His forehead cleared somewhat; then he confessed to me, as a profound secret, that a certain very great lord, Chaires, who bears the fan of the nomarch of Memphis, was turning attention toward Sarah. I promised then to add a young bull, a medium chain of gold, and a large bracelet.
By this kinde of measures they went about to winne Psyches by little and little, but because they were wearie with travell, they sate them downe in chaires, and after that they had washed their bodies in baines they went into a parlour, where all kinde of meats were ready prepared. Psyches commanded one to play with his harpe, it was done.
"Because this is the land of a great lord named Sesofris." "Ho! ho!" laughed Ramses. "Laugh not, for Thou wilt grow pale soon. The lord Sesofris is secretary to the lord Chaires, who carries his fan for the most worthy nomarch of Memphis. My father has seen him and fallen on his face before him." "Ho! ho! ho!" repeated Ramses, laughing continually.
Since Thou art here our lord Sesoforis has said that he must enlarge my house; Chaires gave me a jar of the best wine, and our most worthy nomarch himself has sent a trusty servant to ask if Thou art well, and if I will not become his manager." "But the Jews?" inquired Sarah. "What of the Jews! They know that I did not yield of my own will.
Take comfort therefore, Madam, and a while, Since you are not to be admitted here, Leave us to our endeavors. Wife. Heaven direct And prosper theis your charitable traviles. Or. Bring Chaires there for their Lordships. Vand. And prepare them A sylent hearing. Bois.
But especially he was carefull that the Churches and houses of religion there should be kept inuiolate, which was accordingly performed, through his appointment of guarders and keepers for those places: but the rest of the towne eyther for want of the former inhibition, or for desire of spoyle and prey, was rifled, and ransacked by the souldiers and mariners, who scarcely left any house vnsearched, out of which they tooke such things as liked them, as chestes of sweete wood, chaires, cloth, couerlets, hangings, bedding, apparell: and further ranged into the countrey, where some of them also were hurt by the inhabitants.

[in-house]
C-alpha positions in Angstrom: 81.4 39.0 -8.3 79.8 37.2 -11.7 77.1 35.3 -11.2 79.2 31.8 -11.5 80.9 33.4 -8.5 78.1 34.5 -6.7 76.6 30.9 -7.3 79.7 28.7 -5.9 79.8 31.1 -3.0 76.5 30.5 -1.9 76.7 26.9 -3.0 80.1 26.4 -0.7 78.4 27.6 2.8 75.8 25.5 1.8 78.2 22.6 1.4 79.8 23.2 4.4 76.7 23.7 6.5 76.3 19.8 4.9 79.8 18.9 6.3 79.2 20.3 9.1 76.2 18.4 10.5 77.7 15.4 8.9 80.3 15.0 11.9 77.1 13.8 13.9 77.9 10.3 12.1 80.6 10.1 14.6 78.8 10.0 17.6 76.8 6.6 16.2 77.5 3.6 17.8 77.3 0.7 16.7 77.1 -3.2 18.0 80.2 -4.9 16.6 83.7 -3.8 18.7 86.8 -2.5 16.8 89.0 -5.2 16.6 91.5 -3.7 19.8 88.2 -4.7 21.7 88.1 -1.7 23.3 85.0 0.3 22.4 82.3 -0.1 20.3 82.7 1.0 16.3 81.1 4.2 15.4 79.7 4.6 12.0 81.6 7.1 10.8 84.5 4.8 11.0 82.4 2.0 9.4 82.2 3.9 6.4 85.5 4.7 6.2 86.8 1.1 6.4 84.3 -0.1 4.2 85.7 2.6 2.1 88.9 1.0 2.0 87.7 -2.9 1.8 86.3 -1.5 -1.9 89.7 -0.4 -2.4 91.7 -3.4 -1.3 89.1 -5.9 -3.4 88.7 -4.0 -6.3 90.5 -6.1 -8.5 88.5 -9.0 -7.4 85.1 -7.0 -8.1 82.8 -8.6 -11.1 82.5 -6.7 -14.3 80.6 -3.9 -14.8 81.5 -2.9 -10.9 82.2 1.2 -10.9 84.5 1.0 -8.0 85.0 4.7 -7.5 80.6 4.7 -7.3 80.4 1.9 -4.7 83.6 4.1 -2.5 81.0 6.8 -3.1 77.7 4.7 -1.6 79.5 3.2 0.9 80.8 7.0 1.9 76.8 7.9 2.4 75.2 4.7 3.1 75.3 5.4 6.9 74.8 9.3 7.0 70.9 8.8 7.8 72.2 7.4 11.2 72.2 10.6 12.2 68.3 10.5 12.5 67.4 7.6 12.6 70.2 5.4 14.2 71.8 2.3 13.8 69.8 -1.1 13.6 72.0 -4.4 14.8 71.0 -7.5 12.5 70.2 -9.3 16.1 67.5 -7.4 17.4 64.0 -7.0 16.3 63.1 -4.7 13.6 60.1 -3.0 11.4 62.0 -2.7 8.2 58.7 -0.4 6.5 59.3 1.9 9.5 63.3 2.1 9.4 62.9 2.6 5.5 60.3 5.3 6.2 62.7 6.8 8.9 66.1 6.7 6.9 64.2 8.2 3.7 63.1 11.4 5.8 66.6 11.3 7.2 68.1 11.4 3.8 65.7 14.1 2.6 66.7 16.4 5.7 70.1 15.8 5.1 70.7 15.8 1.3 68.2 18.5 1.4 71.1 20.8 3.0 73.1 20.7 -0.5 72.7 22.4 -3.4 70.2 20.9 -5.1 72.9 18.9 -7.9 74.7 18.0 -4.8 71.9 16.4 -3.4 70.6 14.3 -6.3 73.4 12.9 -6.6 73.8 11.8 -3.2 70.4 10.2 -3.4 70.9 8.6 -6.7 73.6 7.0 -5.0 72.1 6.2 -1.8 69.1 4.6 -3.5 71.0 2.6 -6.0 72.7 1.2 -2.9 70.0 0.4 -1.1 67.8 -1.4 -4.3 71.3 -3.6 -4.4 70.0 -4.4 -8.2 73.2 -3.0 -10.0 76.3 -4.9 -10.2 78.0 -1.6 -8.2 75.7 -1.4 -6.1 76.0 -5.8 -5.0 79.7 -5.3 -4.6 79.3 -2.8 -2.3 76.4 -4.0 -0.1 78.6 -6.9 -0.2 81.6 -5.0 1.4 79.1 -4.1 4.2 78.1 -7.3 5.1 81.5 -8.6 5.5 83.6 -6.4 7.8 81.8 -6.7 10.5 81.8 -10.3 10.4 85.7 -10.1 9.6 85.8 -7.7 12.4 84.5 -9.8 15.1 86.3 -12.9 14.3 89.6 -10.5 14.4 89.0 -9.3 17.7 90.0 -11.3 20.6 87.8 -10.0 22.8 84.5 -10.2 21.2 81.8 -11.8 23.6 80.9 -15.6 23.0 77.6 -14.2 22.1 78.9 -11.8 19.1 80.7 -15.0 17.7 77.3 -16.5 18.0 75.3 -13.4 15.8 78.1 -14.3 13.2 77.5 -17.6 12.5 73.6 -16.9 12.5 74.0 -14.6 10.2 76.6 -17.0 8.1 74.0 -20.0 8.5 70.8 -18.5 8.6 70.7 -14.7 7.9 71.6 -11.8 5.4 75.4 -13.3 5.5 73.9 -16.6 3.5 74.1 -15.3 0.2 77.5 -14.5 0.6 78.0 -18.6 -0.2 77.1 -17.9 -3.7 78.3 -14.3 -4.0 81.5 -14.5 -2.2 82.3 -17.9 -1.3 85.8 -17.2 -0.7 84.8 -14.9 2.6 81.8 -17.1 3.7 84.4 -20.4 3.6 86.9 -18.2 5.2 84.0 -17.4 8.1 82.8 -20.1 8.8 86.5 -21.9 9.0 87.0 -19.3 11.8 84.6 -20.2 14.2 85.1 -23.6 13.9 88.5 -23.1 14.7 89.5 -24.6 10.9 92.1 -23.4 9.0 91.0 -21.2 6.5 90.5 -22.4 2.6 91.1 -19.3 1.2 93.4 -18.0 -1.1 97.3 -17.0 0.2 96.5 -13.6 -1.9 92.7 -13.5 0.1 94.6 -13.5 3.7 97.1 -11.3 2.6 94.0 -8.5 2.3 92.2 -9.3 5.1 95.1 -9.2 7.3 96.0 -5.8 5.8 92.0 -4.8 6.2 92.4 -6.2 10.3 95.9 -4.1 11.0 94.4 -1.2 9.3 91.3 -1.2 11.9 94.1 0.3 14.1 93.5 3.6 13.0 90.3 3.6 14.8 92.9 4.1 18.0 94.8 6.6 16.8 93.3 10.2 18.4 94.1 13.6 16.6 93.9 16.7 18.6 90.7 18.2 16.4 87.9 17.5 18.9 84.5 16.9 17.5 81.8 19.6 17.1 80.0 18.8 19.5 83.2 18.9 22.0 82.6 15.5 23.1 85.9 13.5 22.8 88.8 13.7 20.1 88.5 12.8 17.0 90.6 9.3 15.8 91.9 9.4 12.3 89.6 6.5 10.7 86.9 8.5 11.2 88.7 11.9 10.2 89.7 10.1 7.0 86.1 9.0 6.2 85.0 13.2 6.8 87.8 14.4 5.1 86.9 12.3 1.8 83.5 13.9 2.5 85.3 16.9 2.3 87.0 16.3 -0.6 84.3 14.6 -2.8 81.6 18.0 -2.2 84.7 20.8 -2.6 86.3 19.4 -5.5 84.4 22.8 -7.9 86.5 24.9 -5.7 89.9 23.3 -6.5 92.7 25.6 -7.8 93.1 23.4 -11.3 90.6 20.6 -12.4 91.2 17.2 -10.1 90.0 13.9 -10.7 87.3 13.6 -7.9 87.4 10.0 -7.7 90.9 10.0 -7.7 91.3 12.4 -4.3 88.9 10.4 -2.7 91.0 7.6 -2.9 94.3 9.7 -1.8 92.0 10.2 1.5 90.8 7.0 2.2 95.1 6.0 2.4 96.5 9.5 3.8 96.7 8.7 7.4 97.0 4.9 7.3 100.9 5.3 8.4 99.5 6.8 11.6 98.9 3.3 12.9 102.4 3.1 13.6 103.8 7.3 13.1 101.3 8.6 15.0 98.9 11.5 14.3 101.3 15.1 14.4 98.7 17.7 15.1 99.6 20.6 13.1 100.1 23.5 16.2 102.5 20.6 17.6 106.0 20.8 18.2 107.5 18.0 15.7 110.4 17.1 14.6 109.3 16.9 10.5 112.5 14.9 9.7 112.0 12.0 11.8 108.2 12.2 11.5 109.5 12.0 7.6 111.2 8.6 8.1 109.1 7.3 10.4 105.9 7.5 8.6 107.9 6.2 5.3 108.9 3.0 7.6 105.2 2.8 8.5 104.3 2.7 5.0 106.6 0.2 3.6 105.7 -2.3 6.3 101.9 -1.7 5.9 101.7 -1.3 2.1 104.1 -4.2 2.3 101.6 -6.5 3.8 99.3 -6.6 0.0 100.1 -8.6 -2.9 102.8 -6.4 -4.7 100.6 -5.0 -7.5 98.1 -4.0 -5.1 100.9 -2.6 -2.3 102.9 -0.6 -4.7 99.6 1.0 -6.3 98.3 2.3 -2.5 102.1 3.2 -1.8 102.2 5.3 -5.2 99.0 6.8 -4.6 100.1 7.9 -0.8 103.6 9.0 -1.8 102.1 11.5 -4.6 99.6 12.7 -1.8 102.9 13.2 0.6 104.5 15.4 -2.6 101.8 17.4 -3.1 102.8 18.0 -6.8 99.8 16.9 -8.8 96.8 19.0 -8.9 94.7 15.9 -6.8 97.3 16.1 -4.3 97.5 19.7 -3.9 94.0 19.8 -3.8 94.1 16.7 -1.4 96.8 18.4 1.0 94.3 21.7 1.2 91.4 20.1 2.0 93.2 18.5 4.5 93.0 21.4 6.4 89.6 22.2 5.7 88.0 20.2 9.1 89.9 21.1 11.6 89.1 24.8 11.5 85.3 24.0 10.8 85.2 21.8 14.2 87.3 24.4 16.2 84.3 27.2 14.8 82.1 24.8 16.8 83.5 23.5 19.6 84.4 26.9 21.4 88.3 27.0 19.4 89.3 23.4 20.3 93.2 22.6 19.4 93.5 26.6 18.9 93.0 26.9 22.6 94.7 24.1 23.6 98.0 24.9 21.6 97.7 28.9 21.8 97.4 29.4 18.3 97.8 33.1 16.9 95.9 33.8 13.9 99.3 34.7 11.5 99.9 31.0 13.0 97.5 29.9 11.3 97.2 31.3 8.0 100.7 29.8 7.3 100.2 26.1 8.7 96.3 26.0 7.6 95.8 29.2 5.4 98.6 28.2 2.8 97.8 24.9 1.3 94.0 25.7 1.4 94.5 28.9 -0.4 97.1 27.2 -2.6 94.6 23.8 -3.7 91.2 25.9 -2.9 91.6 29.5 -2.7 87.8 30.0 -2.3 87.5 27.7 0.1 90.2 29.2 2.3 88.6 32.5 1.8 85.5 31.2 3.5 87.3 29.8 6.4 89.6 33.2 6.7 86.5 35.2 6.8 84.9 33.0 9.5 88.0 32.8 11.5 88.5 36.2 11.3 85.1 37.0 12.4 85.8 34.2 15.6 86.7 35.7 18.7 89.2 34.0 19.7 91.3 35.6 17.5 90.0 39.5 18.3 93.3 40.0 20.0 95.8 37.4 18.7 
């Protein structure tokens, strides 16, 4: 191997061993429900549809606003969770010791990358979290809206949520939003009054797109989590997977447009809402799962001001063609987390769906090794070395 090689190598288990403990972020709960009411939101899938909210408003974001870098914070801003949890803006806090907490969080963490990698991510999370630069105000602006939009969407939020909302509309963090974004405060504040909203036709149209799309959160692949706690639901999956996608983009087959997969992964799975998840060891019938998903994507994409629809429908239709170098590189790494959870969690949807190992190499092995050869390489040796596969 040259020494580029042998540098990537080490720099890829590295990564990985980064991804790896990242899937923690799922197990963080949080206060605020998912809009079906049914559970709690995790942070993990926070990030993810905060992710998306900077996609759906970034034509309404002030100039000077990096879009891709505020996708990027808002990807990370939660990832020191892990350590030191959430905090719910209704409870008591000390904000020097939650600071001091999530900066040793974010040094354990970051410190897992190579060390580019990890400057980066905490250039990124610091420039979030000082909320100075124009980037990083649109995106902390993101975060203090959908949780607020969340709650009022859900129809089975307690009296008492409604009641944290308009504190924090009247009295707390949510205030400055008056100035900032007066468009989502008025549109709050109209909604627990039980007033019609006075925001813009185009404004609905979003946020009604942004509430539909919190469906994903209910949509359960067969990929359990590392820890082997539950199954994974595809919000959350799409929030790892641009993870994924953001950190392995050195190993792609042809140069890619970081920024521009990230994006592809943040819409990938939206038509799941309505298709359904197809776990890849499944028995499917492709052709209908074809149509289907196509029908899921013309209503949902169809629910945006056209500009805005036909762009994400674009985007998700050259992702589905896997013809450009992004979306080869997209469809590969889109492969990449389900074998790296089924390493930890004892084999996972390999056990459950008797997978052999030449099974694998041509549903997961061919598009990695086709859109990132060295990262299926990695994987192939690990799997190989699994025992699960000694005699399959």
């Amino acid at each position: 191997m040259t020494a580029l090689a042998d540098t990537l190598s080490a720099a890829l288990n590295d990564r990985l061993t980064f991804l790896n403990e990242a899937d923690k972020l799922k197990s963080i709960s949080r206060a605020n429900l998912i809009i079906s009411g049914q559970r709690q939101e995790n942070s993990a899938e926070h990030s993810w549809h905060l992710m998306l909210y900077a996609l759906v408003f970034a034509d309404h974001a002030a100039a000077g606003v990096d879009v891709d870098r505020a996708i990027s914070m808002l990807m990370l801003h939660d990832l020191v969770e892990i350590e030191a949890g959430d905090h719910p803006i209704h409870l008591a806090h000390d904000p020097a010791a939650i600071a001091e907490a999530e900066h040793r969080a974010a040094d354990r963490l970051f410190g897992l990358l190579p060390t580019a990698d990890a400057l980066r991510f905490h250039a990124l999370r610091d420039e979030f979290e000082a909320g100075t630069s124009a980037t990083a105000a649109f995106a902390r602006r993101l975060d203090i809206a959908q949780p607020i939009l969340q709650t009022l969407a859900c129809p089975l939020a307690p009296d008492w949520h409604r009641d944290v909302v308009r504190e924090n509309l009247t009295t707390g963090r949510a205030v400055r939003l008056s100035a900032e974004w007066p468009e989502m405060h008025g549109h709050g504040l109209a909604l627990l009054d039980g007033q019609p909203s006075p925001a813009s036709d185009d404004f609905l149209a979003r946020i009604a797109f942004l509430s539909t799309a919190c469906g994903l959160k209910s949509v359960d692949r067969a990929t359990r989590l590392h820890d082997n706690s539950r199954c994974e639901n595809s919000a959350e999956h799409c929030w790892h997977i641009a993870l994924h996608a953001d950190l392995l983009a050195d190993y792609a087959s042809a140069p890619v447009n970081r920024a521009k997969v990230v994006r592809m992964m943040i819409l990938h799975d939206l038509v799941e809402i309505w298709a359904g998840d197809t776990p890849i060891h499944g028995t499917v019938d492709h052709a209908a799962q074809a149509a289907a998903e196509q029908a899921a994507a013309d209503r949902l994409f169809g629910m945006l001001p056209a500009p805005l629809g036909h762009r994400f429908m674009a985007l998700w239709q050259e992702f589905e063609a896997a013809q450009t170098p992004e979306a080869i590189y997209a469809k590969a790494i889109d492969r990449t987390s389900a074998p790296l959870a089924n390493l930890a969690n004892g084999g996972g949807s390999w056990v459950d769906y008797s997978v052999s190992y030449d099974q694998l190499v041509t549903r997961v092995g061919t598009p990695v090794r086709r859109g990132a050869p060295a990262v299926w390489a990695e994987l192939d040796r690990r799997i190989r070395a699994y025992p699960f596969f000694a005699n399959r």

A cubberd cloth & cushions, 13s.; 4 setwork cushions, 12s. £1.5. 6 greene cushions, 12s; a greate chaire with needleworke, 13s. £1.5. 2 high chaires set work, 20s; 4 high stooles set worke, 26s 8d £6.6.8. 4 low chaires set worke, 6s 8d, £1.6.8. 2 low stooles set worke, 10s. 2 Turkey Carpette, £2; 6 high joyne stooles, 6s. £2.6. A pewter cistern & candlestick, 4s. A pr of great brass Andirons, 12s.
Shewing the interior of an Apartment at the end of the 14th or commencement of the 15th century. As we approach the end of the fourteenth century, we find canopies added to the "chaires" or "chayers á dorseret," which were carved in oak or chesnut, and sometimes elaborately gilded and picked out in color.
In March, 1687, Sewall wrote to London for "White Fustian Drawn enough for curtains, vallen counterpaine for a bed & half a duz chaires with four threeded green worsted to work it." In 1691 we find him writing for "Fringe for the Fustian bed & half a duz Chairs. Six yards and a half for the vallons, fifteen yards for 6 chairs two Inches deep; 12 yards half inch deep."
And here, Grimes, ty this cloath about his head: oh, for some blood! Grimes. Here, I have prickt my finger. Tim. Let you and I, Mr. Crackby, goe to buffitts for a bloody nose. Crac. No, no, you shall pardon me for that, Tim ; no, no; no boyes play. Suc. So, so; now set him in the chaires. Hart of valour! he looks like a Mapp oth world. Death, what are these? Enter Musike. Grimes.